Last Updated on October 16, 2020 by Renee’
What is Vitamin E?
- Vitamin E is a fat-soluble, essential vitamin, meaning that our bodies cannot make it, and we must get it from our diet or supplements.
- Vitamin E is a powerful antioxidant that prevents free radical damage to certain fats in the body. Vitamin E is critical for our health, slows down the aging process & provides protection against diseases such as heart disease& cancer. Vitamin E can also help to relieve symptoms of Alzheimer’s & may prevent some diabetes-related damage, particularly the eyes.
- Vitamin E is required for proper function of many organs, enzymatic activities, and neurological processes.
- Vitamin E is found only in plant foods, including certain oils, nuts, grains, fruit & wheat germ. You can also get it by taking a supplement.
- Vitamin E is important in helping our bodies make red blood cells and helps the body use Vitamin K & helps to maintain stores of Vitamin A, K, Iron & Selenium.
- Vitamin E is necessary for the structural & functional maintenance of skeletal, cardiac & smooth muscle.
Causes of Vitamin E Deficiency:
- People who cannot absorb fat properly (leaky gut) may develop Vitamin E Deficiency.
- Conditions such as chronic pancreatitis, cholestasis, cystic fibrosis, primary biliary cirrhosis, & Crohn’s disease may prevent being able to absorb fat-soluble nutrients such as Vitamin E.
- Short Bowel Syndrome
- Ataxia is a rare genetic condition. This condition is neurologically based and affects muscle control & coordination. It’s most likely to develop in children between the ages of 5 and 15.
Low levels of Vitamin E can cause digestive issues which will lead to poor absorption of nutrients (leaky gut). This can cause diseases in the pancreas, liver, gallbladder etc.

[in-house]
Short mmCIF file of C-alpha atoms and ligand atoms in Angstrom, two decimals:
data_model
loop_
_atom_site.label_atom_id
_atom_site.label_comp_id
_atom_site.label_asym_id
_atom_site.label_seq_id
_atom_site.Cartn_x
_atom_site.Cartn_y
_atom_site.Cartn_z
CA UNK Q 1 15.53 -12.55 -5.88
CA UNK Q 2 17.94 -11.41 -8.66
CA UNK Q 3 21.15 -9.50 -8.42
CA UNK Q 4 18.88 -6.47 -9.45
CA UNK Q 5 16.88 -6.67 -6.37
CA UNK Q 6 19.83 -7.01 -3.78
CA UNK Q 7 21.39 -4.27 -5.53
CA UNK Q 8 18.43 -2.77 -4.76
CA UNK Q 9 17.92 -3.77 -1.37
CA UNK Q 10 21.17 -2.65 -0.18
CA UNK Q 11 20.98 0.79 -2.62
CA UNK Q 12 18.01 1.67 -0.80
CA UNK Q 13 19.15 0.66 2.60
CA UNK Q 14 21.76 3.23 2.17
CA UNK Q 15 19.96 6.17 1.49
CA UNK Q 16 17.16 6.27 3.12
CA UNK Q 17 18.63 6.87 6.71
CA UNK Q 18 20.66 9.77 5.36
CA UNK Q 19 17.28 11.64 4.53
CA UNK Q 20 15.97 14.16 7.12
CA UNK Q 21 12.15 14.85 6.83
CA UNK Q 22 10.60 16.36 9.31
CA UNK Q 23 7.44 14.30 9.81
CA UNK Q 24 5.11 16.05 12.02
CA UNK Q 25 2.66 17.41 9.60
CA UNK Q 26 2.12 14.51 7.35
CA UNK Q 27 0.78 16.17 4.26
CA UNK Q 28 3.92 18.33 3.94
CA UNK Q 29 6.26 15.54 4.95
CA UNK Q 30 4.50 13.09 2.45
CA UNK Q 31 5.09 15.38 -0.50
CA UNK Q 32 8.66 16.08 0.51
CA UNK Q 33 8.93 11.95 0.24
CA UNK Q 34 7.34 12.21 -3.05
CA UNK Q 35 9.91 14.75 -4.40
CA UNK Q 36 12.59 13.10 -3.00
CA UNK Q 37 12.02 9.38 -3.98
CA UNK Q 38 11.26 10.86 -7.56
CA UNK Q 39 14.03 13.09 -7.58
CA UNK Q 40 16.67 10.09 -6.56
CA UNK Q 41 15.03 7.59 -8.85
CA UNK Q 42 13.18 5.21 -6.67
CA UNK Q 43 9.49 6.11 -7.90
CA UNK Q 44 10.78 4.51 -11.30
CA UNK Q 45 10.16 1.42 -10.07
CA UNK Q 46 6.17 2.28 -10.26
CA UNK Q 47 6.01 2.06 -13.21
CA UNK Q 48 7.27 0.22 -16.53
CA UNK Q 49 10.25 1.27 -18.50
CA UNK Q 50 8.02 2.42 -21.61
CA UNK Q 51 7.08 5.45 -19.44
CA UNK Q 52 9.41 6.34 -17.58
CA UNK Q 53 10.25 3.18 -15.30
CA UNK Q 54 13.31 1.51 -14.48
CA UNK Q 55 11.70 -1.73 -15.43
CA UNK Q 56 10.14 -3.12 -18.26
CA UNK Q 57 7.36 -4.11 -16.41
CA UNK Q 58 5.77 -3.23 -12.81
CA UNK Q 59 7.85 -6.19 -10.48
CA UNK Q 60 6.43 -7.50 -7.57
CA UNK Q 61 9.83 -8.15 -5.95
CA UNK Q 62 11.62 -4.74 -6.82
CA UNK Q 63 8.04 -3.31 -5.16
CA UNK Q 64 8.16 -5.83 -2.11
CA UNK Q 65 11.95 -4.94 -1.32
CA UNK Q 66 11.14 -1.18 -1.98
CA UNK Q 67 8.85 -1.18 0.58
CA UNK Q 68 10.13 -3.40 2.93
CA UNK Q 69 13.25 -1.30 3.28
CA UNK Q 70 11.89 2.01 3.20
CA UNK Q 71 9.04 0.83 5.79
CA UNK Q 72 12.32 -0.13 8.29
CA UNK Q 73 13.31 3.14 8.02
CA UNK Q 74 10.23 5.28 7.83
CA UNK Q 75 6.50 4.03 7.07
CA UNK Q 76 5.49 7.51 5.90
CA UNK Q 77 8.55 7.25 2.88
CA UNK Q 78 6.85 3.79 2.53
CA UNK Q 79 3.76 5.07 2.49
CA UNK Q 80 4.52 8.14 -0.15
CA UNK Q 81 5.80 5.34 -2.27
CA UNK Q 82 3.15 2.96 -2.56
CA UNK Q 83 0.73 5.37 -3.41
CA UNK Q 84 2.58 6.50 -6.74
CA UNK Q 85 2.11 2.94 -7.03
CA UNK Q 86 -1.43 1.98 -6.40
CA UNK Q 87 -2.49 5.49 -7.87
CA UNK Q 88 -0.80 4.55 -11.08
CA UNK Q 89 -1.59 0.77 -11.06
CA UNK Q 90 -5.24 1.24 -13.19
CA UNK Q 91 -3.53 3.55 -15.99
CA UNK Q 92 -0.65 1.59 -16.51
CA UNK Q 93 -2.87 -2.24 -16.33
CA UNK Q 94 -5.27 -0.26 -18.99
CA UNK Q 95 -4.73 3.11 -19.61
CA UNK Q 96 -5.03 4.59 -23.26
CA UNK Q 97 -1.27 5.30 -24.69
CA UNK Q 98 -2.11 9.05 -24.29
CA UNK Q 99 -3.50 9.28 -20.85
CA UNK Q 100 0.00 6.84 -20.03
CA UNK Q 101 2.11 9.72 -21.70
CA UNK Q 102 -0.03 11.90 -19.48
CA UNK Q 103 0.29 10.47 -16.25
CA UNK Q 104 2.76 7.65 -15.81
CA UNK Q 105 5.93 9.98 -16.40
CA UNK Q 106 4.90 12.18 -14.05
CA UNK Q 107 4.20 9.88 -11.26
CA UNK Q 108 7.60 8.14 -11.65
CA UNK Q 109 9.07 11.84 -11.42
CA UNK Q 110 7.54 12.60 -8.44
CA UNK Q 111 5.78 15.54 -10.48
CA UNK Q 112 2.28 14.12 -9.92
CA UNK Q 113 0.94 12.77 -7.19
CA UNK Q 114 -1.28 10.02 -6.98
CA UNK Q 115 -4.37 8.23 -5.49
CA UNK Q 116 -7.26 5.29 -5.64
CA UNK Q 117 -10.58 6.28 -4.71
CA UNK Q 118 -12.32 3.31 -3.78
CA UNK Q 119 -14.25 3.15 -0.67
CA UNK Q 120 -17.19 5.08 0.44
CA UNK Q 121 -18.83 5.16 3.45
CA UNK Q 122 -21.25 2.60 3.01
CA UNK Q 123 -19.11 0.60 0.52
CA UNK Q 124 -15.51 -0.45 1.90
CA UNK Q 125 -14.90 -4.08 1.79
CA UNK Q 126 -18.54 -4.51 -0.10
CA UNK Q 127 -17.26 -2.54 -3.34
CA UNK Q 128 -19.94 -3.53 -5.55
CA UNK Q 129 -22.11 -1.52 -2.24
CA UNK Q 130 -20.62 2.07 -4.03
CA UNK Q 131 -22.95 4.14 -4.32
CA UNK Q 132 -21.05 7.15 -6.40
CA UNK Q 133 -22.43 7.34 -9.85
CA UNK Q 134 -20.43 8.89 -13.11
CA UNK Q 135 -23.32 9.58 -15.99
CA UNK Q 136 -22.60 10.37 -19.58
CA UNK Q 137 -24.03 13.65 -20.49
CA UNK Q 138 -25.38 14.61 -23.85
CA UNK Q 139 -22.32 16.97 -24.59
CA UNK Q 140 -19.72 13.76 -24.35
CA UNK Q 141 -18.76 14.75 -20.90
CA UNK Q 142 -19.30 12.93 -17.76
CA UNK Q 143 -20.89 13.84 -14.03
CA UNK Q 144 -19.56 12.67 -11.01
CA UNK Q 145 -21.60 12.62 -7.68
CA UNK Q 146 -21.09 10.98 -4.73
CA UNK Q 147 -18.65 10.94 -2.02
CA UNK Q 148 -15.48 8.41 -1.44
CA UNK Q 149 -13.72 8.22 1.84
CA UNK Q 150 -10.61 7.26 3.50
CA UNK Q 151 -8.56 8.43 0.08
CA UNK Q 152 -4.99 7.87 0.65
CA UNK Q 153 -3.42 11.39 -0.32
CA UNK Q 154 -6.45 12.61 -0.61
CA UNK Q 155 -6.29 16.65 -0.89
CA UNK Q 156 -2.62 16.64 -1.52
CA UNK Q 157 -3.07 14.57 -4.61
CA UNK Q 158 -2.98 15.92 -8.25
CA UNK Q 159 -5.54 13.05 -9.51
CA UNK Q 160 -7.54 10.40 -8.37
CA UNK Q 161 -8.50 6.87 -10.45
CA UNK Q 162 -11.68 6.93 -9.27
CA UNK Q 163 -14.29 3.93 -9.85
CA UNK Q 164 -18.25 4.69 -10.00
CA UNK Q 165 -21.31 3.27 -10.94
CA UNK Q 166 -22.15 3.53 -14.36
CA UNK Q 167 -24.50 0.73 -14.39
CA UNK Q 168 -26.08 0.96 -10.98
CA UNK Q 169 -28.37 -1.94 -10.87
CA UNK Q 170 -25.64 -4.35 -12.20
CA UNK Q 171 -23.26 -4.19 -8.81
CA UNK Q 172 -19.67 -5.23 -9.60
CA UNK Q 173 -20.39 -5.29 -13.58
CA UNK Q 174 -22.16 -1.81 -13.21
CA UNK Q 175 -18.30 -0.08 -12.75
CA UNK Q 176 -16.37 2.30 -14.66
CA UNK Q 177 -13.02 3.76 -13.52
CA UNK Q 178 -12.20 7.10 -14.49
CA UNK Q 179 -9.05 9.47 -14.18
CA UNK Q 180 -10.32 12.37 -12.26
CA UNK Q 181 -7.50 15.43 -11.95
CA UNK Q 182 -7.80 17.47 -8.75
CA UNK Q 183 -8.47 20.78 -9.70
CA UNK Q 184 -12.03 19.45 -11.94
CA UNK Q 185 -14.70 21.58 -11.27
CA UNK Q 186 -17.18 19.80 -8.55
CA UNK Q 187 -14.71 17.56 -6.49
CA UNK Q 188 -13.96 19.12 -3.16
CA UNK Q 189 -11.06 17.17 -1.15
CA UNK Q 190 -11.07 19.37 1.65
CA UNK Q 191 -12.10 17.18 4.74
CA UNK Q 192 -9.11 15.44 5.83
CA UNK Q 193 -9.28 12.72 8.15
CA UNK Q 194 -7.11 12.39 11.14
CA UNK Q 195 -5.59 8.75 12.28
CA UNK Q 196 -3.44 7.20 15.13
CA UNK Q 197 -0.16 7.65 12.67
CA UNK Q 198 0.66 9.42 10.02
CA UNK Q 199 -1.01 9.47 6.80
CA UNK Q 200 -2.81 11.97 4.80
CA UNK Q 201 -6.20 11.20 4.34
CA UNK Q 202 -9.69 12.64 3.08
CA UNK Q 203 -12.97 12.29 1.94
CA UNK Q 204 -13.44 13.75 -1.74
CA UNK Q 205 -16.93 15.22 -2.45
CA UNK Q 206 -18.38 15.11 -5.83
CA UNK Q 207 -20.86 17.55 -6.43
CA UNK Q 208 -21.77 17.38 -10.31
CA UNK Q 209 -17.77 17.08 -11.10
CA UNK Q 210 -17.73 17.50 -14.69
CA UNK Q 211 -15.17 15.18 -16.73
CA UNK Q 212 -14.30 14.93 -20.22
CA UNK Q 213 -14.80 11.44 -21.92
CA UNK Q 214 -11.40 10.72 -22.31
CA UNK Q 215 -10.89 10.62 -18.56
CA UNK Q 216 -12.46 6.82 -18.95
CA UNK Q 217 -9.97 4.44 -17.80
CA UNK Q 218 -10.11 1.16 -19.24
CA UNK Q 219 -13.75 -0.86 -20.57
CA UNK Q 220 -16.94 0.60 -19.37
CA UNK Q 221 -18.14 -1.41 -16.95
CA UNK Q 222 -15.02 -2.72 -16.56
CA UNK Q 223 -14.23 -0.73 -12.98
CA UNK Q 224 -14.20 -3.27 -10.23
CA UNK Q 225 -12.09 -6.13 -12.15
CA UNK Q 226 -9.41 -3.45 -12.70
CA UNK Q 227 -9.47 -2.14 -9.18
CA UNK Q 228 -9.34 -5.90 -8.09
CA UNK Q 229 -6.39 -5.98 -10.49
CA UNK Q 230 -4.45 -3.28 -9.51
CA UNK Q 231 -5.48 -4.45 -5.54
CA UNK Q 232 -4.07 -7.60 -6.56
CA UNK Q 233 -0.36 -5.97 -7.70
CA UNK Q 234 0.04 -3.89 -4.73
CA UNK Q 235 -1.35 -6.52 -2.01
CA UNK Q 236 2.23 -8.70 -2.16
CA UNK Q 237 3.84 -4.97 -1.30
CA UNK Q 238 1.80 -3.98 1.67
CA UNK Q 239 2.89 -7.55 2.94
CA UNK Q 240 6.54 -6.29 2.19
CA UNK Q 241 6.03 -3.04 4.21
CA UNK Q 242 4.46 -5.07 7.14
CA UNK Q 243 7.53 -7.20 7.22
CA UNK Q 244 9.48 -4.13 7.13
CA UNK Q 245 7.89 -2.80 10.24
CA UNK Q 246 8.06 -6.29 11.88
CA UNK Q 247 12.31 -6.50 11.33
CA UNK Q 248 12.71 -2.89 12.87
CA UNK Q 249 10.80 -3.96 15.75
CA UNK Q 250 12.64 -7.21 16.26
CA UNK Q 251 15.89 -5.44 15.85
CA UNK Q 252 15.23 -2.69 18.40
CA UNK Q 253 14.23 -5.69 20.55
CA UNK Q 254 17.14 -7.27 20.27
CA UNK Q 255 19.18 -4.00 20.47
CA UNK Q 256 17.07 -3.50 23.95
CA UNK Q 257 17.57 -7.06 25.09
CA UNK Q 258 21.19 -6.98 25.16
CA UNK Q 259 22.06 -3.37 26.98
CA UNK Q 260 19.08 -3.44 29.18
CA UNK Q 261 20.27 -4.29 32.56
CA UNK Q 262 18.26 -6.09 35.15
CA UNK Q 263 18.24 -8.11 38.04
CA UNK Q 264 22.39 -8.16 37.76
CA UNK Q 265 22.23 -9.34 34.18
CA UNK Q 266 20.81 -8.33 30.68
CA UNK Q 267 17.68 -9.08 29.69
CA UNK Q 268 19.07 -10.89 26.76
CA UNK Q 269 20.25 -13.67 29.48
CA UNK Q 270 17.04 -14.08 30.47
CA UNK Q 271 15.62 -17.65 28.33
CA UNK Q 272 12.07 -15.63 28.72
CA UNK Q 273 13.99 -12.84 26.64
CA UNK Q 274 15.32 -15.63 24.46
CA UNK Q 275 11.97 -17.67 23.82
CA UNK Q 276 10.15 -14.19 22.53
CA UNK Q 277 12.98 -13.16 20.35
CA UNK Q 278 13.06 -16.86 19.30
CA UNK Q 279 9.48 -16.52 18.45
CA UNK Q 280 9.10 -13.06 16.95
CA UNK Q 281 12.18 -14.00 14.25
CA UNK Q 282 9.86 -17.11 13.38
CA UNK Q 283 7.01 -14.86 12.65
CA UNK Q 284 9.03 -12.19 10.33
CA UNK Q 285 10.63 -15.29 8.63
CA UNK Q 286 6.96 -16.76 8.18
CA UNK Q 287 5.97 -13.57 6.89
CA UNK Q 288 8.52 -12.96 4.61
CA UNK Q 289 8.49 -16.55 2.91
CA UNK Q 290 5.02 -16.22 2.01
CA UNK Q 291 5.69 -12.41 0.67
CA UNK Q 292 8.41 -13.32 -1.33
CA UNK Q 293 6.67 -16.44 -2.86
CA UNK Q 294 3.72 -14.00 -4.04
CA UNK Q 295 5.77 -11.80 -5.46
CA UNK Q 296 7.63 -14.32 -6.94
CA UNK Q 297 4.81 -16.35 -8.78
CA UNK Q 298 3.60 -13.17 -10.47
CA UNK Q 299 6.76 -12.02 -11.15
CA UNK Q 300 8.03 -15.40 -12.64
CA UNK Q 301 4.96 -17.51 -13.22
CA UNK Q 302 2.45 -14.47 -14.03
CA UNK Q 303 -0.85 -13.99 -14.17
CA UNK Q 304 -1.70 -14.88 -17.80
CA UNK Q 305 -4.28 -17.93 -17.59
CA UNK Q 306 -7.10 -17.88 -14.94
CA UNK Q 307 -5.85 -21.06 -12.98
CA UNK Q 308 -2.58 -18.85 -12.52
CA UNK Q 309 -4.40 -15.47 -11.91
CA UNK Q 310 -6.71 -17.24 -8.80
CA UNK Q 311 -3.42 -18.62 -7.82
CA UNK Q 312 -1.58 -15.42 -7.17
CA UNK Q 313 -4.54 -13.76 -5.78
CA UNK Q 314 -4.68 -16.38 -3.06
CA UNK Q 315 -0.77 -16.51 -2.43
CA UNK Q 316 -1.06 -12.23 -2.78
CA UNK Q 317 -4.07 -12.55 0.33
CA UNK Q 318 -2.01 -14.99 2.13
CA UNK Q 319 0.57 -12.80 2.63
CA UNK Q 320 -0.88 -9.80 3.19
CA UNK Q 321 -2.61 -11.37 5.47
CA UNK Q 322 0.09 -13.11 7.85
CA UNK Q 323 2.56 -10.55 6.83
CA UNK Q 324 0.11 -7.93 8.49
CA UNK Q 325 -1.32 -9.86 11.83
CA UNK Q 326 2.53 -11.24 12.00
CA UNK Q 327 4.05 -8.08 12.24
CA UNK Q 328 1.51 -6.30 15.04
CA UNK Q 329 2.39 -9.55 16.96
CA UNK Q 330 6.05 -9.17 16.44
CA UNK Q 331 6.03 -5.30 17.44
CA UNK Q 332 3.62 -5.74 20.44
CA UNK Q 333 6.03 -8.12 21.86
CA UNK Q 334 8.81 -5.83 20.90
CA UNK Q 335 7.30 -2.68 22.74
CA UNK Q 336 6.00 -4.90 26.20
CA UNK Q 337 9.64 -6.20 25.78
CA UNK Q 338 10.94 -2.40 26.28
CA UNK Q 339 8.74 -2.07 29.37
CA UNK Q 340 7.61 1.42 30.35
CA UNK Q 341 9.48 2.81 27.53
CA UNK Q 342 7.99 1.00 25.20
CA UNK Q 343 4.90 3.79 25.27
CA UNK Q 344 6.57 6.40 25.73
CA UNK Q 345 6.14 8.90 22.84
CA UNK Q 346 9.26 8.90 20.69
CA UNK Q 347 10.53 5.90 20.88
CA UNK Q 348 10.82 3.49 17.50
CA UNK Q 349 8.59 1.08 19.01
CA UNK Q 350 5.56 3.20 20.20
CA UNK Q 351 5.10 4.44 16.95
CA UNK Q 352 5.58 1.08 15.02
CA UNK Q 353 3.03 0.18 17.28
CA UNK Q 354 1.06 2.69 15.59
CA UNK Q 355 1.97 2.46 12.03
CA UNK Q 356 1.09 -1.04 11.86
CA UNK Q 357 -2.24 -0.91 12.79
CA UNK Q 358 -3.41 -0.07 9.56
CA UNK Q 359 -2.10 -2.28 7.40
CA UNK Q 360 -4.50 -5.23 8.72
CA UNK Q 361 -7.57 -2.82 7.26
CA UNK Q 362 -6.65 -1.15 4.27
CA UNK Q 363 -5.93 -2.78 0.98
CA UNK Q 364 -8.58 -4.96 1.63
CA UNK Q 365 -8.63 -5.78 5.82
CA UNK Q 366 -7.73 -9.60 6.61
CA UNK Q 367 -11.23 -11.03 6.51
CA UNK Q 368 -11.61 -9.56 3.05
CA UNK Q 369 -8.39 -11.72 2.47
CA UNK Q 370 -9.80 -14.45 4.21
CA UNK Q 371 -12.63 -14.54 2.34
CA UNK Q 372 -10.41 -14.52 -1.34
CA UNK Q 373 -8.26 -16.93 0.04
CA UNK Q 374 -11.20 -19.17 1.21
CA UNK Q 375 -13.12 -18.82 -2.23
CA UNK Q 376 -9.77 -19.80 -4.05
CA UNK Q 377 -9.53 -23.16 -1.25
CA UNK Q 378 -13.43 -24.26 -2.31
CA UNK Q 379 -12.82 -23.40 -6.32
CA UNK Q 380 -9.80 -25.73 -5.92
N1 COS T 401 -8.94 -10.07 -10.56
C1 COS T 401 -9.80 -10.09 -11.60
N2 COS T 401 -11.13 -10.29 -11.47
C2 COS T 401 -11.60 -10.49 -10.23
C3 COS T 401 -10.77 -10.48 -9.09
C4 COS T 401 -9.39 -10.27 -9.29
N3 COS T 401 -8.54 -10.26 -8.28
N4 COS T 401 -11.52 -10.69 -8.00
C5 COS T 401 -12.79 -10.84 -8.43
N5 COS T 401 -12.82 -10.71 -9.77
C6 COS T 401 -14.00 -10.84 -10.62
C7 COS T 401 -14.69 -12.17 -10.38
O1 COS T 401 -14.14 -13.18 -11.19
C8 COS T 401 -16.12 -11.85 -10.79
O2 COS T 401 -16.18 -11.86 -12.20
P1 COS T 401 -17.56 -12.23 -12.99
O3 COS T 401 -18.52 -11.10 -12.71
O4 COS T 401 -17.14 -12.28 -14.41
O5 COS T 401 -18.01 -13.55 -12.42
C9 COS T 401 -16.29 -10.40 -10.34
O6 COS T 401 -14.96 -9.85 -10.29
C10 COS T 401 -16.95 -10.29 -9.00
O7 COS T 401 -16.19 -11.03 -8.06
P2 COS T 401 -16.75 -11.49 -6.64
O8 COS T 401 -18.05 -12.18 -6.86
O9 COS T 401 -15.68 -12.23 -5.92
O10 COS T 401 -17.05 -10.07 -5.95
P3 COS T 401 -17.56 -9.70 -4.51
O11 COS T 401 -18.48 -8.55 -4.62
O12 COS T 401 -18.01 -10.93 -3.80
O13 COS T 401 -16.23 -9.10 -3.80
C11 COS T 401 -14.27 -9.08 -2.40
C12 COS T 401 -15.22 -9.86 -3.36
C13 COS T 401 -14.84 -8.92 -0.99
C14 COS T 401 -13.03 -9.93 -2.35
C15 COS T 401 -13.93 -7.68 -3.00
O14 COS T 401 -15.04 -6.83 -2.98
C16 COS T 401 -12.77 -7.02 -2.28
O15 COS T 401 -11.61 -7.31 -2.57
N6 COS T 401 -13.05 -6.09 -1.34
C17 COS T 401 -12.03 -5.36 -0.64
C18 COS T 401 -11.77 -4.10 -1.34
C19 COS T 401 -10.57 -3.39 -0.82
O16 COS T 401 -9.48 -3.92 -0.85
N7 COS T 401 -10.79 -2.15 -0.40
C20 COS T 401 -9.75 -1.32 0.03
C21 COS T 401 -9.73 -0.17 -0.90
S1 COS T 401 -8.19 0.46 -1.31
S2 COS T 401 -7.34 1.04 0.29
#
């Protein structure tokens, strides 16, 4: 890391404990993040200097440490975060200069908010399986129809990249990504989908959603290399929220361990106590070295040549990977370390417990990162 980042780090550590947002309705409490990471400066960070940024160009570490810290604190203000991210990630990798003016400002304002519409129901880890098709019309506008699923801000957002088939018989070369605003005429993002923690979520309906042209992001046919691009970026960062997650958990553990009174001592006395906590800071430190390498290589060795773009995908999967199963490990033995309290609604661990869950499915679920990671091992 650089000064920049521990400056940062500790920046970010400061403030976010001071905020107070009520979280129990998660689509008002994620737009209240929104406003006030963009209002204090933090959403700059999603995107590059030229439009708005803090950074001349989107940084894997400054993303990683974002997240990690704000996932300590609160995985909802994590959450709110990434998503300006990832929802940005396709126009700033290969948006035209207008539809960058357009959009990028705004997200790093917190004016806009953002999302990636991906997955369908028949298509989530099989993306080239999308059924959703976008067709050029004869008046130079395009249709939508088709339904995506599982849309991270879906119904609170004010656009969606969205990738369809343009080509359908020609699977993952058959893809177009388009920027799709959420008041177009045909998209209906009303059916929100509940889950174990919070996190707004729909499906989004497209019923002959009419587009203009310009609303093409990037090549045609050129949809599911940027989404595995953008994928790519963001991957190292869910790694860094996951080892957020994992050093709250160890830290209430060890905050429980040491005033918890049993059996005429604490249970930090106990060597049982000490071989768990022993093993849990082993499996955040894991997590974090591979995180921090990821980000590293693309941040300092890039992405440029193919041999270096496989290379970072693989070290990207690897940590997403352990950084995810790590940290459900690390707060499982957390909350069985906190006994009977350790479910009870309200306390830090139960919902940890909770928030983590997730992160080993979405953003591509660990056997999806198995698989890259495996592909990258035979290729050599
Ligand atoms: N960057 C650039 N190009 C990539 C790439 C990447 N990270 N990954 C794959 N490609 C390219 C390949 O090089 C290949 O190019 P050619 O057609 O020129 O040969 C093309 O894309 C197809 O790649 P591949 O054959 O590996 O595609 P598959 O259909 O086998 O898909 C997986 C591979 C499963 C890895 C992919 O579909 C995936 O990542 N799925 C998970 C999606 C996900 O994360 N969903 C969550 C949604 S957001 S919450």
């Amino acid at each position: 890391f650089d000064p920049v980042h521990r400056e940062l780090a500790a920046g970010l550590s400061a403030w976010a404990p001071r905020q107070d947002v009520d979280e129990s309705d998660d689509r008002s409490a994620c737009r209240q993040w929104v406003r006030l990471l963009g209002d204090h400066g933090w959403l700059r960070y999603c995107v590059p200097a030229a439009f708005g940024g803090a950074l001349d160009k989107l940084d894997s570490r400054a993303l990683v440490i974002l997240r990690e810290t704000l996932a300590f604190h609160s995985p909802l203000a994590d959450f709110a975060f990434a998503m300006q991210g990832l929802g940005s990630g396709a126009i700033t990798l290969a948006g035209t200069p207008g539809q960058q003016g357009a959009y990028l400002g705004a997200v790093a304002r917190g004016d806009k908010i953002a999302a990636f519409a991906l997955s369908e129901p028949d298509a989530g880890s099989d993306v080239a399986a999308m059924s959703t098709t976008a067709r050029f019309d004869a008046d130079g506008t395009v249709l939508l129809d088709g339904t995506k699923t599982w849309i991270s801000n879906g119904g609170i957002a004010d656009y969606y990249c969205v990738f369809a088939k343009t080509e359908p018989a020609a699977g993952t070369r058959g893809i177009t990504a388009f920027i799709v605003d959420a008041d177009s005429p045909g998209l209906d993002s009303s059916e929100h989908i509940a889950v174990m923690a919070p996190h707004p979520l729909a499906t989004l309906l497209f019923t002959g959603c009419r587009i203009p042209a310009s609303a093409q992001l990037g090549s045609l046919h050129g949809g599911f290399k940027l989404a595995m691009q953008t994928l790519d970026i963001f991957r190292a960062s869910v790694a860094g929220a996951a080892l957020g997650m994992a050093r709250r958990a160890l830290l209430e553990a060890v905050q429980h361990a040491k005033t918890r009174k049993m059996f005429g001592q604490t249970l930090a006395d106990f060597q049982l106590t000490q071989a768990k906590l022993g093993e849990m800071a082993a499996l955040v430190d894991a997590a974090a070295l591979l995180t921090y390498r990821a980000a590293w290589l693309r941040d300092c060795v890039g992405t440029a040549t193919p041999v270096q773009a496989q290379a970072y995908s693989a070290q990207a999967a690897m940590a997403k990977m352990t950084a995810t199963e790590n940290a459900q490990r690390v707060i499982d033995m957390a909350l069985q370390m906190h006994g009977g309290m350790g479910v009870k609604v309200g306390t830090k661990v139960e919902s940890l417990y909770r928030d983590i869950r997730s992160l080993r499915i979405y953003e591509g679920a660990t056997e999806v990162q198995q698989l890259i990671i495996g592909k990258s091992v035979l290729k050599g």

Symptoms of Vitamin E Deficiency:
- Dry Hair/Hair Loss
- Greasy stools
- Chronic diarrhea
- Muscle weakness
- Loss of muscle
- Abnormal eye movements
- Impaired Vision/Blindness
- Impaired Speech
- Unsteady walking/Poor Balance
- Leg Cramps
- Fertility Issues
- Nervous System problems in the hands, legs, arms & feet (pain, tingling, loss of sensation)
- Gastrointestinal Diseases
- Slow healing of tissues
*Long-term deficiency may also cause liver and kidney problems.
Benefits of Vitamin E
- Reduces/Balances Cholesterol
- Repairs/Heals Damaged Skin
- Thickens Hair
- Nourishes Dry Skin & Dry Hair
- Balances Hormones
- Reduces PMS Symptoms
- Improves Vision
- Prevents Hardening of the Arteries
- Helps to Reduce Blood Pressure
- Prevents Cancer
- Helps with symptoms of Alzheimer’s
The RDA for Vitamin E is 15 mg/day. The Daily Value is 27 mg/day.
- Almonds – 1 oz = 6.8 mg
- Hazel Nuts – 1 oz = 4.03 mg
- Pine Nuts – 9.33 mg per 100 gr.
- Brazil Nuts – 5.65 mg per 100 gr.
- Pistachios – 2.86 mg per 100 gr.
- Sunflower Seeds – 1 oz. = 7.4 mg
- Pumpkin Seeds – 2.18 mg per 100 gr.
- Avocados – 1 whole raw = 2.68 mg
- Dried Apricots – 2.66 mg per 100 gr.
- Blueberries – 2.35 mg per 100 gr.
- Mango – 1 whole raw = 3.02 mg.
- Kiwi – 1 med. = 1.1 mg.
- Tomatoes – 1 med. raw .7 mg
- Bell Peppers – 1 c. = 2.35 mg
- Spinach – 1/2 c. cooked or 2 c. raw = 1.9 mg
- Turnip Greens – 1 c. cooked = 4.36 mg
- Broccoli – 1 c. cooked = 2.4 mg
- Swiss Chard – 1 c. = 3 mg.
- Sweet Potatoes – 1 c. = 4.2 mg.
- Butternut Squash – 1 c. = 2 mg.
- Olive Oil – 1 Tbs. = 2 mg.
- Trout – 3 oz. = 2 mg.
Should you Supplement?
Although supplements are widely available, it is best to obtain our nutrients from food whenever possible. It is thought that various nutrients present in food work together synergistically and that this synergy promotes the body’s ability to absorb and utilize the various nutrients.
If you have Leaky Gut, digestive disorders, chronic bowel disease, or undergone gastrointestinal surgery, you might need to supplement due to not being able to absorb fat-soluble vitamins. This is what I take.
Can you take too much?
Vitamin E has no known toxicity or side effects, except for an anticoagulant effect. High doses of Vitamin E may interfere with being able to clot blood, therefore posing a risk to people that are taking prescribed blood thinners.
Be careful not to consume too much of Vitamin E especially in supplement form due to its blood-thinning capabilities which can cause bleeding, bruising & hemorrhage. If you are already taking blood-thinning medicines such as aspirin, make sure to consult your doctor.
Other Vitamin / Mineral Deficiencies
Learn more about other deficiencies. Most people are deficient in these especially if you have a Leaky Gut!
*NO information on this site should be used to diagnose, treat, prevent or cure any disease or condition. Always check with your doctor before taking any supplements or medication.